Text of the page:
Body weight, height and mass index (BMI) values of the patient were over 97th percentile (81 kg), 26th percentile (156 cm) and over 95th percentile (33.3 kg/m2), respectively. His physical examination revealed stable findings including blood pressure. The whole blood test results were shown in Table 1. Whole urinalysis test of the patient revealed no pathology. While other system examinations were normal, testes were nonpalpable and seen that located in the bilateral inguinal canals by the scrotal ultrasonography. After the informed consent was taken from the patient's parents, whole exome sequence analysis of the ALMS1 gene was performed and a pathogenic novel homozygous mutation (c.3132_3133delAC/p.Gln1045ValfsTer2) was detected in the exon 8 of ALMS1 gene (Figure 1 b). The hereditary characteristics of the disorder was taken into consideration, whole exome sequence analysis of the related gene was also ordered for the mother and heterozygous c.3132_3133delAC/p.Gln1045ValfsTer2 mutation also was detected, too (Figure 1 c). Since the father of the proband was abroad and did not come to give blood, genetic analysis could not be done for the father. Considering that the proband had homozygous mutation, it can be said that the father of the proband is also a heterozygous carrier for the same mutation. There was a consanguineous marriage between the parents (Figure 1 a).
AS is a rare genetic disorder that demonstrates a multisystemic, complex and progressive course. The ALMS1 gene is responsible for the disease. Although, biological function of this gene is not exactly clarified, available evidence suggests that it plays a role in the ciliary function and/or ciliogenesis. It is suggested that ALMS1 protein plays a role in the regulation of cell cycle. As a consequence, it may cause a wide range of clinical complications by leading to damage in many organs. Even though, clinical progression of the disorder may vary between the patients, its progressive process usually begins in the childhood age.3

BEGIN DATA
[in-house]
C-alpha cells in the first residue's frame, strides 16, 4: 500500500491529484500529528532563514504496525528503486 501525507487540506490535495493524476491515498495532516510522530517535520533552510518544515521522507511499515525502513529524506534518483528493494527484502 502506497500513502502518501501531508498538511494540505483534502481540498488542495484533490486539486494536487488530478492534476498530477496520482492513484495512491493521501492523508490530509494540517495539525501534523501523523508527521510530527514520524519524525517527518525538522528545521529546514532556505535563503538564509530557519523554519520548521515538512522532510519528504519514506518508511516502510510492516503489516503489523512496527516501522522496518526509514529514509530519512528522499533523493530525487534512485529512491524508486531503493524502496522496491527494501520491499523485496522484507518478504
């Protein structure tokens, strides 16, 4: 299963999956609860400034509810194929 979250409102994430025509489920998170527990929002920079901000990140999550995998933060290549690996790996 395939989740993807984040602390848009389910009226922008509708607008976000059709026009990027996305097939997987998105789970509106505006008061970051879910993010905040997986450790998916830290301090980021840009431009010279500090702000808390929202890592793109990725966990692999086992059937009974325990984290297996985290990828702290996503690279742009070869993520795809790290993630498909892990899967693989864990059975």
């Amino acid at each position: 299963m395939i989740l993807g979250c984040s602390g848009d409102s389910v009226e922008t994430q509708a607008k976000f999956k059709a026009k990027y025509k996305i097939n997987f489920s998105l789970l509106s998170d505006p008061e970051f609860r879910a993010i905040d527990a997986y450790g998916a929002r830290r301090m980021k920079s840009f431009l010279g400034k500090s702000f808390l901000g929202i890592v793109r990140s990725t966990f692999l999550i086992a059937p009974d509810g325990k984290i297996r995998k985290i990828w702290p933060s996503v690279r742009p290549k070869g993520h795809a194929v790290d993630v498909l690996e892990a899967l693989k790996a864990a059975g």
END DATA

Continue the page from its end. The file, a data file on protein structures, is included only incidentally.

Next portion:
The major effects of the disease in the eyes are known as degeneration in the rod and cone cells, nystagmus, visual field defects, cataract and blindness.2 In the first stage, subnormal vision, photophobia and nystagmus are determined in the infancy. As the age increase, decreased function of initially cone and subsequently rod cells are detected. Varying degrees of visual loss start concurrently with retinal dystrophy. Complete visual loss usually occurs after 20s of the patient.4 Unfortunately, the treatment of the progressive visual loss have not found yet.5 Our patient was prediagnosed with optic atrophy after ophthalmological evaluation performed due to his complaint of reduced visual loss started at about 10 year of age and he was taken to follow-up by the ophthalmologists.
While slowly progressive, mild-moderate bilateral sensorineural hearing loss develops in many patients, severe deafness is determined in a small number of patients. Impaired speech is not expected since deafness develops slowly and these patients usually do not have defects at the age of mouth-ear coordination was achieved.1 Because the our patient was received recurrent treatments for otitis media since infancy, he diagnosed with chronic otisis media and subsequently under follow-up for hearing loss subsequent to chronic otitis media.